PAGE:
Pastor Who Molested U.S. Child Coming Back to Canada

By Jason Van Rassel
National Post
March 26, 2009

CALGARY -- A retired Calgary pastor who claimed he was sexually harassed by a four-year-old girl he molested is on parole and slated for deportation back to Canada.

Kenneth Cooke, 74, was released Thursday from a jail in Dixon County, Illinois, but went right back behind bars when U.S. immigration authorities arrested him pending a deportation hearing.

"Mr. Cooke was turned over to our custody [Thursday] and he will be placed in our removal process," said immigration enforcement spokesman Tim Counts.

Officials have not set a date for Mr. Cooke's hearing before a U.S. federal immigration judge.

The deportation process can take "a few weeks, a few months or a few years" due to a lengthy appeal process, Mr. Counts said.

Although Mr. Cooke's intentions aren't known, he fought extradition to the United States when the allegations against him surfaced in 2007, and sources familiar with the case said they don't expect him to oppose his deportation back to Canada.

Mr. Cooke pleaded guilty in November 2007 to aggravated criminal sexual abuse of a victim under 13 years old.

Mr. Cooke's relatives were babysitting the four-year-old victim in June 2003 when he molested her while visiting their home in a bedroom community northwest of Chicago.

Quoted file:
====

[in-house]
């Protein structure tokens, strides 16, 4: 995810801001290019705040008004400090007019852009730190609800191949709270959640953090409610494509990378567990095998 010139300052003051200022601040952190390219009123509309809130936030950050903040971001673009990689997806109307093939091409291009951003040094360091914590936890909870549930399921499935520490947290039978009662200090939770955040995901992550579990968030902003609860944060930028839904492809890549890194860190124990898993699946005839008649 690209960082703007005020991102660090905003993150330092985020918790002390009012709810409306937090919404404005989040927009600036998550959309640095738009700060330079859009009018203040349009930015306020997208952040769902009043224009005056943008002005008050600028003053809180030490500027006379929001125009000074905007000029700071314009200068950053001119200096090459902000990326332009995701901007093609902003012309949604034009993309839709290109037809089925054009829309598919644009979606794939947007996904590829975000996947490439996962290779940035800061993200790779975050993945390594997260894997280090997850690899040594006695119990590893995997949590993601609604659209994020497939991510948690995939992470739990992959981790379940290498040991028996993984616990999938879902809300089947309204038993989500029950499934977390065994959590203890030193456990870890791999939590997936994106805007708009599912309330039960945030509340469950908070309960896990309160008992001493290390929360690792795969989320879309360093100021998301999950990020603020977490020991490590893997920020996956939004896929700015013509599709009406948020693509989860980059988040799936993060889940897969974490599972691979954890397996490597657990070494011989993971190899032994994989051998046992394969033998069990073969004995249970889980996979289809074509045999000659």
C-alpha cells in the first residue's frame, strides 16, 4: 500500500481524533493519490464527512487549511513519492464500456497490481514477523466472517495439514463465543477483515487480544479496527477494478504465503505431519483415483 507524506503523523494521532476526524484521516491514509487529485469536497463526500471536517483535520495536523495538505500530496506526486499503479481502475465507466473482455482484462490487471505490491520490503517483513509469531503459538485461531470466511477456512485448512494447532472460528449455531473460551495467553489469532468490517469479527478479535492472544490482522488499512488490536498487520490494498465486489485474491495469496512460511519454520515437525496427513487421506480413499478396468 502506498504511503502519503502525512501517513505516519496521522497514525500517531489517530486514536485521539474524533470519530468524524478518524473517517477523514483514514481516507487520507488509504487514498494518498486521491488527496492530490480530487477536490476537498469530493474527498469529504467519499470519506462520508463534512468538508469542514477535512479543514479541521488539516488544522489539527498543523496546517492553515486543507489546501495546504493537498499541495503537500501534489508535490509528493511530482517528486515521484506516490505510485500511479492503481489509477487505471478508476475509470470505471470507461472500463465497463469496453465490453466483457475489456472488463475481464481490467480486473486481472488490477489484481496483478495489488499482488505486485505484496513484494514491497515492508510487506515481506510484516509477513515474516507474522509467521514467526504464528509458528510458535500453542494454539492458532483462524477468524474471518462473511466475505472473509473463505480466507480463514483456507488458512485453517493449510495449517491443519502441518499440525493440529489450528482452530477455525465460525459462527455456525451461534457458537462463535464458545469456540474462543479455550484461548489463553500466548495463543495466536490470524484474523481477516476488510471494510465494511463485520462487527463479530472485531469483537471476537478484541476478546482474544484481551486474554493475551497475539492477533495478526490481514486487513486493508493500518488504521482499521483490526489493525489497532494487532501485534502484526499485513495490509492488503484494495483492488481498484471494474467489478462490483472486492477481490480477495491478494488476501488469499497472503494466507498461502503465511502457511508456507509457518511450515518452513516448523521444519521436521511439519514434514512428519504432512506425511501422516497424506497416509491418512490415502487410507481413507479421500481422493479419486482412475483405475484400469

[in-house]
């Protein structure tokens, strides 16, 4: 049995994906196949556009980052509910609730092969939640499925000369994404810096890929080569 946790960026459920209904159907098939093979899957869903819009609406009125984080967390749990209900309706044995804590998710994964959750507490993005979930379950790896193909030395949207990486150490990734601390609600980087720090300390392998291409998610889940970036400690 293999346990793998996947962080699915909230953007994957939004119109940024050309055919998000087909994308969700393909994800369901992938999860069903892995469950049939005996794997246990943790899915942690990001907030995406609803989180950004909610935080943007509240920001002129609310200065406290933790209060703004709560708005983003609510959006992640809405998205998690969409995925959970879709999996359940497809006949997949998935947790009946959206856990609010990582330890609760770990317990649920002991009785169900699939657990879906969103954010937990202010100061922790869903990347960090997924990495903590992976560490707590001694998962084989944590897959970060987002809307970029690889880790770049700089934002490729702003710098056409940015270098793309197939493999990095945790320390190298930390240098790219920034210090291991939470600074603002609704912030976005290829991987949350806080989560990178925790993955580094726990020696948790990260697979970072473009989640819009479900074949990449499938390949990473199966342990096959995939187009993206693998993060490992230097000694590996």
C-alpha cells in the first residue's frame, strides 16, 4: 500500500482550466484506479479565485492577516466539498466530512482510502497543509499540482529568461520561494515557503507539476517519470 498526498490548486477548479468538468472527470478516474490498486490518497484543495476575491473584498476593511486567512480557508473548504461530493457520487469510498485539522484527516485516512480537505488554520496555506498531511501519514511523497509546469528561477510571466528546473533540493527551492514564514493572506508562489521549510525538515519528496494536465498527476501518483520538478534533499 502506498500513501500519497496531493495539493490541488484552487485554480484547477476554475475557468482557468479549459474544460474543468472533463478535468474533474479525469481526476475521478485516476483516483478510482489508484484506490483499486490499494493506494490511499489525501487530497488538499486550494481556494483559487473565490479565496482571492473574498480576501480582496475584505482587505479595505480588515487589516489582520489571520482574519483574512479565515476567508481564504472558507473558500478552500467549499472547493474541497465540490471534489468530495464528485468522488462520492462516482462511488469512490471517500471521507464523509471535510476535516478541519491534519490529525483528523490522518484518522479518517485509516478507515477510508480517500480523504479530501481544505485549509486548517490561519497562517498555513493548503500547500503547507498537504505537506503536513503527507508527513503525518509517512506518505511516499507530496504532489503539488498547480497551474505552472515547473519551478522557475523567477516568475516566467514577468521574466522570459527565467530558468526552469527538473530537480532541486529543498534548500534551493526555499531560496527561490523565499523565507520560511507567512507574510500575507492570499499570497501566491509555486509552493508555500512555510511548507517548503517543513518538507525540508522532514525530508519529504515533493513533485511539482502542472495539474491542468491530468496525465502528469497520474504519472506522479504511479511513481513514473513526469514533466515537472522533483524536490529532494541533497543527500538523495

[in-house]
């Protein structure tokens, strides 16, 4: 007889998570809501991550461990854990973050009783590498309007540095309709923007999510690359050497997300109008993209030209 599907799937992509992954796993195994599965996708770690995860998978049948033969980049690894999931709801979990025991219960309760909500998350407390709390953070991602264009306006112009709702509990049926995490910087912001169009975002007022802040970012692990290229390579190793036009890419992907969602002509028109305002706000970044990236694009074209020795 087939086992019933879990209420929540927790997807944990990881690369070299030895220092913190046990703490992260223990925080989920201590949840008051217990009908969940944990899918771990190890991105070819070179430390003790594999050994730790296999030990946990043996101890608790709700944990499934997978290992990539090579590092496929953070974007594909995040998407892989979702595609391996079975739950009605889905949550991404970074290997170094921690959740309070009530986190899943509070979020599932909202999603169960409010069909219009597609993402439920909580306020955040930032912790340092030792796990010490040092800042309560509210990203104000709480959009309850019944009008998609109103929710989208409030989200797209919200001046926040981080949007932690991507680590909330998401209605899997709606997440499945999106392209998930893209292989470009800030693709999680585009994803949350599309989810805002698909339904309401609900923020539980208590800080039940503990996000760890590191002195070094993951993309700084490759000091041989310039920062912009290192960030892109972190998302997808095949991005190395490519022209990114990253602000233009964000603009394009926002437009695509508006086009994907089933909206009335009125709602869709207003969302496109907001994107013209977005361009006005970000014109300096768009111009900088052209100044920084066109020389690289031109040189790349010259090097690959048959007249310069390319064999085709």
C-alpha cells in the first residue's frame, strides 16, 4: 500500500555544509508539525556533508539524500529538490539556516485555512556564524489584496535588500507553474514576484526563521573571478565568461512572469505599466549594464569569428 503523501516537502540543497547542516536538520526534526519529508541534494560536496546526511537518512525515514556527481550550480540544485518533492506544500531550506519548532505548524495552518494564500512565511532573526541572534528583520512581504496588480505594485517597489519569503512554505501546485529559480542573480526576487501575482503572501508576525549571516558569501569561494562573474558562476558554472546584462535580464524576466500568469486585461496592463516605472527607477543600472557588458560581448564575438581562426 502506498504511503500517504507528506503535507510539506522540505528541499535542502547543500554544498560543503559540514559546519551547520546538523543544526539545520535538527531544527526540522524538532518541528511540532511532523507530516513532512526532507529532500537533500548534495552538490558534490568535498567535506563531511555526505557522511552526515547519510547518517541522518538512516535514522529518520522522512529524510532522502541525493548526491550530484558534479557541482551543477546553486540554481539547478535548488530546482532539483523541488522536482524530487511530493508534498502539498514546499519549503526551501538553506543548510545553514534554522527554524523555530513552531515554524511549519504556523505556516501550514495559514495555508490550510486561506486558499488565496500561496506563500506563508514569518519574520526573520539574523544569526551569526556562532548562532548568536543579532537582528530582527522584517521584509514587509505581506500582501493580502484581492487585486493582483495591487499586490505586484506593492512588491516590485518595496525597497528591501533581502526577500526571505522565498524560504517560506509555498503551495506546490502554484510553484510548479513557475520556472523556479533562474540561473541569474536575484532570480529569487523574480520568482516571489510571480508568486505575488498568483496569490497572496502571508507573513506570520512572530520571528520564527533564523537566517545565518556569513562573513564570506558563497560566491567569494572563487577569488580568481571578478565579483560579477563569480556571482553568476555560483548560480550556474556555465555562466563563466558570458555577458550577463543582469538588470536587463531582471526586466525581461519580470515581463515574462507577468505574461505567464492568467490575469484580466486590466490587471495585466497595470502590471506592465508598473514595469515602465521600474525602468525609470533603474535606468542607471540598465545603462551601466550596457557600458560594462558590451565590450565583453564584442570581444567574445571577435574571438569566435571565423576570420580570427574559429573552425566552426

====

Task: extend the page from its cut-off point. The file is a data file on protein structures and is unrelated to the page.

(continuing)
Despite pleading guilty, Mr. Cooke blamed the child for acting provocatively toward him.

"On a couple of times, I thought I was being sexually harassed. I think there is psychological evidence today that children, even in their younger years, could become interested in sex," Mr. Cooke said during his sentencing hearing.

Mr. Cooke's lack of remorse still angers people who know the family of the girl he molested.

"To this day, he still believes he's innocent. It's ridiculous," said a friend of the victim's family, speaking on condition of anonymity.

"She's getting better, but it's traumatic when people hear he's being released, because it brings it all back."

Although the conditions of Cooke's sentence place him under supervision in Illinois until March 2011, it's not clear if he will be subject to any parole regulations once he returns to Canada.

The prospect that he might not troubles a family friend of the victim, who noted Alberta has nothing like the searchable online registry in Illinois that lists the names and addresses of convicted sex offenders.

"I'm a father. I would want to protect my kids," said the man.

Calgary Herald



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